The European Central Bank has said it plans to redesign the euro's banknotes over the next three years to make them "more relatable" to Europeans of all ages and backgrounds.
ECB focus groups will now gather suggestions about the overarching theme of the new banknotes from the public in the 19 countries that share the euro, the ECB said.
The new design will replace the windows, doorways and bridges of different architectural styles that have adorned the euro's banknotes since their launch in 2002.
"After 20 years, it's time to review the look of our banknotes to make them more relatable to Europeans of all ages and backgrounds," ECB President Christine Lagarde said.
The original design was meant to signify unity and openness while being abstract enough not to be traced back to any individual member country.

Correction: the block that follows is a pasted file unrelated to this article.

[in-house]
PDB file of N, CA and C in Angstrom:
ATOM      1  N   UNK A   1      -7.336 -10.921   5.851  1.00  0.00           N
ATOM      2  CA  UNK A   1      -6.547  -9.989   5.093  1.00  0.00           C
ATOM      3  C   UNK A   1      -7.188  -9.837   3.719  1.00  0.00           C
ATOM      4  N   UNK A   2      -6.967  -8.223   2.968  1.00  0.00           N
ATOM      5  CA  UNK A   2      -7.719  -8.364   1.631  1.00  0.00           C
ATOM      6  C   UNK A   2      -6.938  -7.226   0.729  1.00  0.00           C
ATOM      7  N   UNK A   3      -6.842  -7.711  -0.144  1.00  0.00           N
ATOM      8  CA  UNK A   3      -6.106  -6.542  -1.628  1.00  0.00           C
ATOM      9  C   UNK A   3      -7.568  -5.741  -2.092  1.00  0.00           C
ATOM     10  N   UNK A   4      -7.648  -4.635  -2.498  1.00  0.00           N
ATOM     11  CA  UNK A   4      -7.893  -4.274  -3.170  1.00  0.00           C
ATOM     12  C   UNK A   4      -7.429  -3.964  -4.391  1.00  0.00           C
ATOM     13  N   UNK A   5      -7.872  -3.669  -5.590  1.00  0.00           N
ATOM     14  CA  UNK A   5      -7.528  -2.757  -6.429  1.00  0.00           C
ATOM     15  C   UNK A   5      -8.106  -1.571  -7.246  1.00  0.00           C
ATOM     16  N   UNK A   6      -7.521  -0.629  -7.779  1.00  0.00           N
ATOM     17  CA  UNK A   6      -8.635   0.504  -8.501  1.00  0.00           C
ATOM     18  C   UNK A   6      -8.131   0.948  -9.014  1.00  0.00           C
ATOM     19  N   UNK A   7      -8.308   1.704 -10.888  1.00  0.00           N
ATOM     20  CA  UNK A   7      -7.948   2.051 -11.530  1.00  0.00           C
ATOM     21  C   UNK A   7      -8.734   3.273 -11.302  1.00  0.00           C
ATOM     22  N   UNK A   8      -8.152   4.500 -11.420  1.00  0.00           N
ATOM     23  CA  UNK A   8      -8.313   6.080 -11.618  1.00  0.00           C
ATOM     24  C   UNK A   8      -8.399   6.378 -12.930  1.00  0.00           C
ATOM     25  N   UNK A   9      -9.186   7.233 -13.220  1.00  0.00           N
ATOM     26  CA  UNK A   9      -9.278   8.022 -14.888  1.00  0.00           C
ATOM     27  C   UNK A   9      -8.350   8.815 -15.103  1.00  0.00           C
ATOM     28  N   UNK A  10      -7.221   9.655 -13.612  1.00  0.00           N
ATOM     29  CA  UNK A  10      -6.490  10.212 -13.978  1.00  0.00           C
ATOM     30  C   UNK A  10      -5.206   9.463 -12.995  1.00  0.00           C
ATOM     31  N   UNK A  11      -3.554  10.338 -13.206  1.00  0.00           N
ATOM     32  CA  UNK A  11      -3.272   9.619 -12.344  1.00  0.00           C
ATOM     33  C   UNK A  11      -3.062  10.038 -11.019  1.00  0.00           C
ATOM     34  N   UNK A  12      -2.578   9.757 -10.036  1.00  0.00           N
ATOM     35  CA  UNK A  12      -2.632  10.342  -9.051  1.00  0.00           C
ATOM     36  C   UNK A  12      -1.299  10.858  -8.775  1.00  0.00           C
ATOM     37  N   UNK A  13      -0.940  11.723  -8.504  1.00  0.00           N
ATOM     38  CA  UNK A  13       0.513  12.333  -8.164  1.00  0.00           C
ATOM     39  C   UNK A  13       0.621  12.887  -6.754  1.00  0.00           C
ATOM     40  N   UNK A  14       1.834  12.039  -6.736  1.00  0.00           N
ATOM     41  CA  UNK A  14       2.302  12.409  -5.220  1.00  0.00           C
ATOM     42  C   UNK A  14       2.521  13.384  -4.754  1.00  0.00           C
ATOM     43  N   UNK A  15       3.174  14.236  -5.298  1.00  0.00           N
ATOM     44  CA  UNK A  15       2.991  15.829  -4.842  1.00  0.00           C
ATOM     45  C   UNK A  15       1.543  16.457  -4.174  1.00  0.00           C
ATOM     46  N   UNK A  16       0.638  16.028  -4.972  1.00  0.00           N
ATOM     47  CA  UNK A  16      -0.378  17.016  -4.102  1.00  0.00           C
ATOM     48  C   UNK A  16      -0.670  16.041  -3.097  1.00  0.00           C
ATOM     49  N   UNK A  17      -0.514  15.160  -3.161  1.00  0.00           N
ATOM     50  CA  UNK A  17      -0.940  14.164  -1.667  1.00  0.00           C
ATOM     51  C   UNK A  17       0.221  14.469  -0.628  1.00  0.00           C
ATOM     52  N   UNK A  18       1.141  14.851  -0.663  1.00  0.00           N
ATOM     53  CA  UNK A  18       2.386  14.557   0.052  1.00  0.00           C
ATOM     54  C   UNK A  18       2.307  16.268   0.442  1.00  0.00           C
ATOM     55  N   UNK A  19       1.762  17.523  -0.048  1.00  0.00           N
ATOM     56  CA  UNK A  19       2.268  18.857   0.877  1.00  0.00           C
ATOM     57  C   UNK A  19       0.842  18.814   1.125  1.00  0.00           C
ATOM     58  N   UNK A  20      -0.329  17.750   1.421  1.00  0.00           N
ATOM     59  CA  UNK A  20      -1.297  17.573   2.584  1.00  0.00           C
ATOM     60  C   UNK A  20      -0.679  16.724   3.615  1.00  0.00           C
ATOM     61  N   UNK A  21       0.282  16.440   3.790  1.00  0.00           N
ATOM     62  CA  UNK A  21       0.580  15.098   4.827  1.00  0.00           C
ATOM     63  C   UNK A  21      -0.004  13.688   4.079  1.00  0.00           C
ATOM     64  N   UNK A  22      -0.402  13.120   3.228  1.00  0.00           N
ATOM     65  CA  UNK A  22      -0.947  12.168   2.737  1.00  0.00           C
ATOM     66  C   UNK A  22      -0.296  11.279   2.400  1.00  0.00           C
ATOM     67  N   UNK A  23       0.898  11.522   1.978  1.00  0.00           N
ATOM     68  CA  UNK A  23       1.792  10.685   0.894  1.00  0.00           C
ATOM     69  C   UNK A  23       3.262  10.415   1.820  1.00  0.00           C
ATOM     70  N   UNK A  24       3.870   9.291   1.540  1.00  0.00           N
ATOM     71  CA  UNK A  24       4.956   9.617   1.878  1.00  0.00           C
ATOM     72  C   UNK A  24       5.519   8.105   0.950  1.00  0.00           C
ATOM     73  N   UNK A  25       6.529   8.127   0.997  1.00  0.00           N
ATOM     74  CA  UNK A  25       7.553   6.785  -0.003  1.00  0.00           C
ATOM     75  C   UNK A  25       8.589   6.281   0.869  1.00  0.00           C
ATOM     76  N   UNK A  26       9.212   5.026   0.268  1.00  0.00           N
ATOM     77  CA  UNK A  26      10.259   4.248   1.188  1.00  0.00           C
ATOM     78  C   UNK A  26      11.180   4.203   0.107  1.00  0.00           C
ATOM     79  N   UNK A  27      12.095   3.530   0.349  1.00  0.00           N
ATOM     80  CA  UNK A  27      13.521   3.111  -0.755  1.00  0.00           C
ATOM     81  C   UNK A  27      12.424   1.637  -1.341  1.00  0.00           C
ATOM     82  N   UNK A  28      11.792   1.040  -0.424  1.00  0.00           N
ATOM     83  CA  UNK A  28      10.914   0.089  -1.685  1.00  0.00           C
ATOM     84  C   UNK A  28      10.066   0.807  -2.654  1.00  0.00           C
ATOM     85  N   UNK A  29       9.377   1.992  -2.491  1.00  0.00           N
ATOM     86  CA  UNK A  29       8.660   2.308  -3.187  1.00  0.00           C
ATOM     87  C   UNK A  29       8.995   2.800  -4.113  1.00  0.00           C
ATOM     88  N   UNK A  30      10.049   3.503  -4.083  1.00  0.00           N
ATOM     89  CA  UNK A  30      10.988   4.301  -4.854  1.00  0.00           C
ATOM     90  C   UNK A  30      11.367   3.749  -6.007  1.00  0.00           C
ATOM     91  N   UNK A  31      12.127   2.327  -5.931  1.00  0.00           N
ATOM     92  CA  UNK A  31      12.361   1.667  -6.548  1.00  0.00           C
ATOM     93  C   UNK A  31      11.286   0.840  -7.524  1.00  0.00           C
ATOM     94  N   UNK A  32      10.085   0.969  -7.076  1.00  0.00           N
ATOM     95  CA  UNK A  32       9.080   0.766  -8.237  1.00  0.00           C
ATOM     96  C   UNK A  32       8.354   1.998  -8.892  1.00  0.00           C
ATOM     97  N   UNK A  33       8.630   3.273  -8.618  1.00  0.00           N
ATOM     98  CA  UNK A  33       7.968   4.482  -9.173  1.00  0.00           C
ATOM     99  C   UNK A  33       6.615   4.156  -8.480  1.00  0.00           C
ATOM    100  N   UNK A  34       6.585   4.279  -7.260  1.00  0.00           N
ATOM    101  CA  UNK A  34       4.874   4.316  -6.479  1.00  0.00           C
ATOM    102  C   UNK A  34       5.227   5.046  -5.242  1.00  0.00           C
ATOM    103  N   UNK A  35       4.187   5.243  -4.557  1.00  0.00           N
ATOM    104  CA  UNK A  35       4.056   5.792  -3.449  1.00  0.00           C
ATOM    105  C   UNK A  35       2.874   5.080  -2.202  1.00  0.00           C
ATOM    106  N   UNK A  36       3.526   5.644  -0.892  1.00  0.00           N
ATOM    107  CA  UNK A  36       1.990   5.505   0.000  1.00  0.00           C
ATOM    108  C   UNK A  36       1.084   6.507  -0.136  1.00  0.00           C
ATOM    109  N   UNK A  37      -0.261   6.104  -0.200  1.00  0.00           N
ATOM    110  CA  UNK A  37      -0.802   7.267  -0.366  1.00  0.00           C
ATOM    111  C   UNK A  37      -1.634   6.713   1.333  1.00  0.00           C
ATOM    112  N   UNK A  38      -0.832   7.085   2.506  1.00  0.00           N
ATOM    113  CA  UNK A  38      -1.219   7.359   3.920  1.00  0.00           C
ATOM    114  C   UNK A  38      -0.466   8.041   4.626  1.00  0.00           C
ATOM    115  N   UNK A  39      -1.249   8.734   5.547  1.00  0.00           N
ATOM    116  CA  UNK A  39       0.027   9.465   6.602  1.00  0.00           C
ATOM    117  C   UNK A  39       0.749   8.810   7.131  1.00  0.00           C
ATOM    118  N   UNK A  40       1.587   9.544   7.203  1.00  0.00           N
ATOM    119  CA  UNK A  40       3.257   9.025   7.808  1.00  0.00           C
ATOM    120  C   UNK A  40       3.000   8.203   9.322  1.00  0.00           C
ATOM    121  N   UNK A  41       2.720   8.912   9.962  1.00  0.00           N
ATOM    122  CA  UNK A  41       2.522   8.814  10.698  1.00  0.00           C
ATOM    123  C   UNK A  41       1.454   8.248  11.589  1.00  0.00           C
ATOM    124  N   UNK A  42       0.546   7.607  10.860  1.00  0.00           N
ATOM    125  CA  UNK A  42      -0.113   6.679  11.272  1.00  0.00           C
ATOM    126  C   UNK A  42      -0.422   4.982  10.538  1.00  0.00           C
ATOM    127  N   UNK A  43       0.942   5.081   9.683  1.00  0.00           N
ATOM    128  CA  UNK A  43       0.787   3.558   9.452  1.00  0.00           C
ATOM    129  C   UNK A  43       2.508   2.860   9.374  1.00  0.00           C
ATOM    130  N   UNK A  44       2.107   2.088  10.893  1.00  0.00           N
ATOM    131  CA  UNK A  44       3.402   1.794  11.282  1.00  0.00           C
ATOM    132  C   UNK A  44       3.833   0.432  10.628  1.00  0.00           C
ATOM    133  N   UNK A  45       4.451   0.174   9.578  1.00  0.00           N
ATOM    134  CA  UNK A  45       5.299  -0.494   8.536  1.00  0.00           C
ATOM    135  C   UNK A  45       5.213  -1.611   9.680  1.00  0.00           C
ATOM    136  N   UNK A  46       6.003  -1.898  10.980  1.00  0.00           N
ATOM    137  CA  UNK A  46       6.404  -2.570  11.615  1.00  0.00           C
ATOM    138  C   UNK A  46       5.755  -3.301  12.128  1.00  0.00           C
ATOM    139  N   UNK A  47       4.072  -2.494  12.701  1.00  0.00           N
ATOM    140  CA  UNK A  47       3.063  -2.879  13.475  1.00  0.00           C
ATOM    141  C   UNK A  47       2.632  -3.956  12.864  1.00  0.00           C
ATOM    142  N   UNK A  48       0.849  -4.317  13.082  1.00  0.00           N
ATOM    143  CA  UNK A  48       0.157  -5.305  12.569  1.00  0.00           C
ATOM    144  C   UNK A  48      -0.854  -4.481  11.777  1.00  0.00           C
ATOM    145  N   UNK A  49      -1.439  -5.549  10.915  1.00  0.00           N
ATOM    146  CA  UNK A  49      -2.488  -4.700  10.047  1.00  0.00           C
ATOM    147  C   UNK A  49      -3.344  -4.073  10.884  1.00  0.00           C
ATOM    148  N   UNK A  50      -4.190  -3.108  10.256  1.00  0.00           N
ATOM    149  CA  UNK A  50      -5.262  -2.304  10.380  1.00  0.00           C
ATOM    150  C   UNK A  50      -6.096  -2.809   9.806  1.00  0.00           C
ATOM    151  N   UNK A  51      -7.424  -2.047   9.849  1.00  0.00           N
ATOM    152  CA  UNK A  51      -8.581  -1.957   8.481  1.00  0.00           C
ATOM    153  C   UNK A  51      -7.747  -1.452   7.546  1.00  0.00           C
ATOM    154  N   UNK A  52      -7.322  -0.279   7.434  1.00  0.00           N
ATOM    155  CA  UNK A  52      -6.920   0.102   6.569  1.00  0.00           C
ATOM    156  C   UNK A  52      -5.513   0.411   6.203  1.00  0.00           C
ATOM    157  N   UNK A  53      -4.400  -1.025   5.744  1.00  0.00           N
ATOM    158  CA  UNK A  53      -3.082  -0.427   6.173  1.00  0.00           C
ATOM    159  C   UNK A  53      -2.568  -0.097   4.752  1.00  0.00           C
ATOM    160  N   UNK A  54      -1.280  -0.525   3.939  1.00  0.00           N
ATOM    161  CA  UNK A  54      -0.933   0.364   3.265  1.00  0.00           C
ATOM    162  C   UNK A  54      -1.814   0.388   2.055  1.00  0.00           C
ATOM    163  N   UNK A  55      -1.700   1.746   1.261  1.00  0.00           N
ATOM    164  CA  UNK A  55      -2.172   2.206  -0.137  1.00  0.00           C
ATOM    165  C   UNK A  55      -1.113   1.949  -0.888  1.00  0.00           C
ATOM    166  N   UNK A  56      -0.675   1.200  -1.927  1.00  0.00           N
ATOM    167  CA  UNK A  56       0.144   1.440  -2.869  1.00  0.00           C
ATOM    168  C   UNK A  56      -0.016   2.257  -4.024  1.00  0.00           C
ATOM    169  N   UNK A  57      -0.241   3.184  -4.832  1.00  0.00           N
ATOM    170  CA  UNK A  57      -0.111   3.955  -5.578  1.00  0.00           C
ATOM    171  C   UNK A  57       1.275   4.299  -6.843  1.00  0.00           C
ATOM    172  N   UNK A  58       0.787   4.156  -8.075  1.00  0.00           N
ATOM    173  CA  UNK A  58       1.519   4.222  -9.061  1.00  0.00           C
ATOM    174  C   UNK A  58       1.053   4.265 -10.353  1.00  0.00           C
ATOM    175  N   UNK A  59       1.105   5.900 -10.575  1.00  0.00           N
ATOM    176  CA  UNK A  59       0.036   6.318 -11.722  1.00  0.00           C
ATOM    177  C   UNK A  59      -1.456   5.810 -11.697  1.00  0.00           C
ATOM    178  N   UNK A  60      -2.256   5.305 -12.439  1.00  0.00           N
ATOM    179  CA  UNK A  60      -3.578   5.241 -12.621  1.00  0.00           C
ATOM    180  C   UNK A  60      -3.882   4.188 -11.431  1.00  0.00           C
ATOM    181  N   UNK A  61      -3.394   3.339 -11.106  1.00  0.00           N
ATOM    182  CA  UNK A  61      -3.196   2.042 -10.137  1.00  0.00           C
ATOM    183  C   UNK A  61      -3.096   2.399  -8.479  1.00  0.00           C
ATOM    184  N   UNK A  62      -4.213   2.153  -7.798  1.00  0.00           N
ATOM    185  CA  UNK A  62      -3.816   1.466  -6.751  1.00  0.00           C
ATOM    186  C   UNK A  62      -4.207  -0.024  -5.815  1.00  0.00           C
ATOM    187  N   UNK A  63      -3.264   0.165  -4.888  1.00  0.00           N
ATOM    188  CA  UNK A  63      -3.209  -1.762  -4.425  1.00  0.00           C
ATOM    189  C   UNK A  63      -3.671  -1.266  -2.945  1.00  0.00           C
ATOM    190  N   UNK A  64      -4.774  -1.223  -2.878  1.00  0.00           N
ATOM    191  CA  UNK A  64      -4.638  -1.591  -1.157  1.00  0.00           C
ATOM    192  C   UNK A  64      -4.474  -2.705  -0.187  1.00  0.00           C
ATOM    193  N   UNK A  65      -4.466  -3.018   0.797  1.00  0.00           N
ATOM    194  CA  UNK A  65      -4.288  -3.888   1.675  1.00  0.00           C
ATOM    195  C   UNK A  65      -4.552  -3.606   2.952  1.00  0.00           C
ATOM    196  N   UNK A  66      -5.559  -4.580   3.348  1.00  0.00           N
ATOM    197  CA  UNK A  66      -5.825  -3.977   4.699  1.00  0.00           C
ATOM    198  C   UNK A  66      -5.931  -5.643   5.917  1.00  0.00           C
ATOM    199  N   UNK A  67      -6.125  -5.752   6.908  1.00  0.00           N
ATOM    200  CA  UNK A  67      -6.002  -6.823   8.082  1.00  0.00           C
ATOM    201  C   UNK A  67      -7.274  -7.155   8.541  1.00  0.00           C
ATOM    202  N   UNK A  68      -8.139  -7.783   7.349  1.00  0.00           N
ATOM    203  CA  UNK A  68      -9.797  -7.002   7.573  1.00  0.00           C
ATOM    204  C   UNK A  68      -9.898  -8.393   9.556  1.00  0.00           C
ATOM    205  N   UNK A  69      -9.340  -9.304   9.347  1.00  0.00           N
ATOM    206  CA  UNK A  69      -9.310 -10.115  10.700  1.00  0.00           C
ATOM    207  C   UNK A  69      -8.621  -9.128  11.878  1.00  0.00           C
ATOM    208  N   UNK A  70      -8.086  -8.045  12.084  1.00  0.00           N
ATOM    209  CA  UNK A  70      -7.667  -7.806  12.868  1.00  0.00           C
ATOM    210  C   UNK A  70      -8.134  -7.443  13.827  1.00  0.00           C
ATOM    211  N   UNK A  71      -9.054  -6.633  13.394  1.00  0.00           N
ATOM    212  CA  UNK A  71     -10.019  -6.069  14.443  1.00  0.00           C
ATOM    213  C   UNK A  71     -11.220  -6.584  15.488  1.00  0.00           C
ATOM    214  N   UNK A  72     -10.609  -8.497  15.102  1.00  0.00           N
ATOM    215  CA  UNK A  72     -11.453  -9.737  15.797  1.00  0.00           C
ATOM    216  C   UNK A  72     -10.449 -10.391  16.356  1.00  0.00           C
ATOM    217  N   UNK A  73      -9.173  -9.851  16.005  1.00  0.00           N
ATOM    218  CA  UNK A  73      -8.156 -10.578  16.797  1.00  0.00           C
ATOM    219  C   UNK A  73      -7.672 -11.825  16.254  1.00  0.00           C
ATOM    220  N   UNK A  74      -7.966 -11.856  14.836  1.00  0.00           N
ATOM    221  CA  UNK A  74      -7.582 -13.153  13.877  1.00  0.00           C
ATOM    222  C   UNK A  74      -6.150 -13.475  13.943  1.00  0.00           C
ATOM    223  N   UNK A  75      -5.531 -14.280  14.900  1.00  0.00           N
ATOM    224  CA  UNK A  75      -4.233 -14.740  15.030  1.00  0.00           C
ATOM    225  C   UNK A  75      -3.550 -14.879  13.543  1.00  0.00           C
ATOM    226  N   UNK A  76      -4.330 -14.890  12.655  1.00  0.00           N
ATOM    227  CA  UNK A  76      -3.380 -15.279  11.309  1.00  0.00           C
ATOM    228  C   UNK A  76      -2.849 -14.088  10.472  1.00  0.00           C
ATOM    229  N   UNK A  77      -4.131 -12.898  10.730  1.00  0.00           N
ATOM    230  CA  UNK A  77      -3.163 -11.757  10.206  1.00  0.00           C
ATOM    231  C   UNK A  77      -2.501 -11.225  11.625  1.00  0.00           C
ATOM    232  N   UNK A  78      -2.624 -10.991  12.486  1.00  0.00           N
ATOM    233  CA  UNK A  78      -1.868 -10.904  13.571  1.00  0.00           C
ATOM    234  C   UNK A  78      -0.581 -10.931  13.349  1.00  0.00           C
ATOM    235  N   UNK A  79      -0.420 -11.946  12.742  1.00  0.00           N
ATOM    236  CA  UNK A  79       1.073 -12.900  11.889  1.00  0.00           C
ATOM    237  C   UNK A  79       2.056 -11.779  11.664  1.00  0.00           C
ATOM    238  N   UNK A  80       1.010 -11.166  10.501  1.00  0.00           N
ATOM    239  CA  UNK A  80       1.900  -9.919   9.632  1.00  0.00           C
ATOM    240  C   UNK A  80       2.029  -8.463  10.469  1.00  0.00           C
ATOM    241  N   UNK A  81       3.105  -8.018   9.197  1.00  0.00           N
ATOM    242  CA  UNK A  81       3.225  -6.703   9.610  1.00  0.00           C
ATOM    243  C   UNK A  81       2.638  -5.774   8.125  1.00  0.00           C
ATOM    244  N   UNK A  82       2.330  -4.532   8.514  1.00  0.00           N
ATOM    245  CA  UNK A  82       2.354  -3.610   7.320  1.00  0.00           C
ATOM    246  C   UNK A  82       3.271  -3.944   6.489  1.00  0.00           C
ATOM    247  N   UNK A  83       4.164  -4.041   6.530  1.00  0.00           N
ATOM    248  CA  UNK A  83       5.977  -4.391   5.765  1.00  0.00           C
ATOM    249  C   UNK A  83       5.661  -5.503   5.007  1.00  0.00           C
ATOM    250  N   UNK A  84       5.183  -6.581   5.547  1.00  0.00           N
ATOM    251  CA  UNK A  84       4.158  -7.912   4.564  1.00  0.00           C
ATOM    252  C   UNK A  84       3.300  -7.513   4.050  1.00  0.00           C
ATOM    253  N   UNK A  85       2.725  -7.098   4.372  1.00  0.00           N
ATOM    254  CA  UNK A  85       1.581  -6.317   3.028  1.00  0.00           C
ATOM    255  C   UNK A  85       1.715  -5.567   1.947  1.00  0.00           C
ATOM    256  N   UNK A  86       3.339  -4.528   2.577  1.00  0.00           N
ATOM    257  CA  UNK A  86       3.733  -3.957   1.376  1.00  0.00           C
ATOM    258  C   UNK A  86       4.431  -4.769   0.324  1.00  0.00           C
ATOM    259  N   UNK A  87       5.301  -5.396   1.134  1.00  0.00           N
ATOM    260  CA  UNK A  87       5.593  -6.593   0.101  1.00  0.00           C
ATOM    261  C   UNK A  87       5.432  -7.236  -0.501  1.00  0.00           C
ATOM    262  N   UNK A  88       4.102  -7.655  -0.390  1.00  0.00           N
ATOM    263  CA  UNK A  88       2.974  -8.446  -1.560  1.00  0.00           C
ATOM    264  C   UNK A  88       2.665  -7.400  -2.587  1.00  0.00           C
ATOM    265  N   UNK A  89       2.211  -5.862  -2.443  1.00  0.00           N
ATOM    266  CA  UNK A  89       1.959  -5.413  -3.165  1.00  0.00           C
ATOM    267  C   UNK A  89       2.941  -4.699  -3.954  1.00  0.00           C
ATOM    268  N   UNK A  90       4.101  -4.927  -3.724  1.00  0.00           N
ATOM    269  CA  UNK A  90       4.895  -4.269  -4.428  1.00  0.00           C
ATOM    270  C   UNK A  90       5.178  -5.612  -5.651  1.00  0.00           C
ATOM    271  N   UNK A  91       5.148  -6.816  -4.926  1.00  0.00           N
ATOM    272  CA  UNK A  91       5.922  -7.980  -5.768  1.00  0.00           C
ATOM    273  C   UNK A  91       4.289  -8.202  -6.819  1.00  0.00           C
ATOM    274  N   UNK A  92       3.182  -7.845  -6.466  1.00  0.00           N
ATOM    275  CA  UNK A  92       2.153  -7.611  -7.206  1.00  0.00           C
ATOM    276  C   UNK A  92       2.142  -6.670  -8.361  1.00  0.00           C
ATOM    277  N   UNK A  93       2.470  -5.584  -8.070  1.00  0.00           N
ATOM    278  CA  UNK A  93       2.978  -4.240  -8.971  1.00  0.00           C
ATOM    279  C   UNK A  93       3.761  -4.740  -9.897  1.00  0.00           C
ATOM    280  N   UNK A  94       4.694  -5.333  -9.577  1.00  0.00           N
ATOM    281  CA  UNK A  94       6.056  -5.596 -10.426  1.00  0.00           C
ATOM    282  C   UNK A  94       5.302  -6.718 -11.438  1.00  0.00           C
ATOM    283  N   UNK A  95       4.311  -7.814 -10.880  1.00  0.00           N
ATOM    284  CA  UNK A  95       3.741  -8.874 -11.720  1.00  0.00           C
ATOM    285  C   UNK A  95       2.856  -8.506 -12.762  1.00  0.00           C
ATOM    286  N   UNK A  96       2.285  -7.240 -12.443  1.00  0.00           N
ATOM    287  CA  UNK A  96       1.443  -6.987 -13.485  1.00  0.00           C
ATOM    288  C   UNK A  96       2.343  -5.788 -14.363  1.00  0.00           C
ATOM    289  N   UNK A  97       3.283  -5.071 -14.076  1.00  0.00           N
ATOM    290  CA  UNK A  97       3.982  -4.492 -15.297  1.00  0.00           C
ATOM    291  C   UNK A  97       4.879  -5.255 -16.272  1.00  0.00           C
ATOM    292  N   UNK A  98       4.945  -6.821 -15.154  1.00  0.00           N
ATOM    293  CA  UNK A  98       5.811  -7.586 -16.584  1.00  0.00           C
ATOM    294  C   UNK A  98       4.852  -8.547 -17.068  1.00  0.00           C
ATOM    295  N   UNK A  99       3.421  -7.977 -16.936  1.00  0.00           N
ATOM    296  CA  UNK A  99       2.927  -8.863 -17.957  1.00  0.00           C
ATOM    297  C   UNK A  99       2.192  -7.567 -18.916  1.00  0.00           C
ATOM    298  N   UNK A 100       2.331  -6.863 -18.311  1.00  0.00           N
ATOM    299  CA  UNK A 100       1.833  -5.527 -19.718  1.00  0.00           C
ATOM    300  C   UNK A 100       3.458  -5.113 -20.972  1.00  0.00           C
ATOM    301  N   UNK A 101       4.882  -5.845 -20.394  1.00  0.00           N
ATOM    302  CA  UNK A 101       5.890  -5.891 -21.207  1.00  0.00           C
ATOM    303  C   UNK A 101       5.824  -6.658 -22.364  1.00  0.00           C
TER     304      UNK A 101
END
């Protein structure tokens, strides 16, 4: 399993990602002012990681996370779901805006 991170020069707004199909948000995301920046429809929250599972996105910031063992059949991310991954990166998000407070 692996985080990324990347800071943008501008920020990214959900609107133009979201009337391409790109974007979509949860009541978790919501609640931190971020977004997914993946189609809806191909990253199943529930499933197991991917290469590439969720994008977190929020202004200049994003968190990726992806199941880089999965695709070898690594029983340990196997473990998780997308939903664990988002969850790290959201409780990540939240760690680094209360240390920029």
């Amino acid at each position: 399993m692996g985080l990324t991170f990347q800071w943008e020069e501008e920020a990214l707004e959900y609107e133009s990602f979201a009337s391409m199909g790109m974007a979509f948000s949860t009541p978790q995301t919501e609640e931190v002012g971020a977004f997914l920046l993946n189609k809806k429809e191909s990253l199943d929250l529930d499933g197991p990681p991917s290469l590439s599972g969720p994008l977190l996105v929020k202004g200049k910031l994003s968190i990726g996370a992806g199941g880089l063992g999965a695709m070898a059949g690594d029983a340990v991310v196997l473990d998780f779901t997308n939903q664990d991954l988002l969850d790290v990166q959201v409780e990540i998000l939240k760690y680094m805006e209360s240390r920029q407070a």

But many other Treasuries and central banks have since sought to put the emphasis on diversity and inclusion when designing new bills, with the Federal Reserve picking African-American anti-slavery crusader Harriet Tubman for its $20 banknote.
An advisory group comprising experts from each euro zone country will make a shortlist of themes and submit it to the ECB's Governing Council, which will seek the public's input before launching a design competition.
After this and a further public consultation, the Governing Council will make the final decision by 2024.
The last competition was won by Austrian designer Robert Kalina in 1996.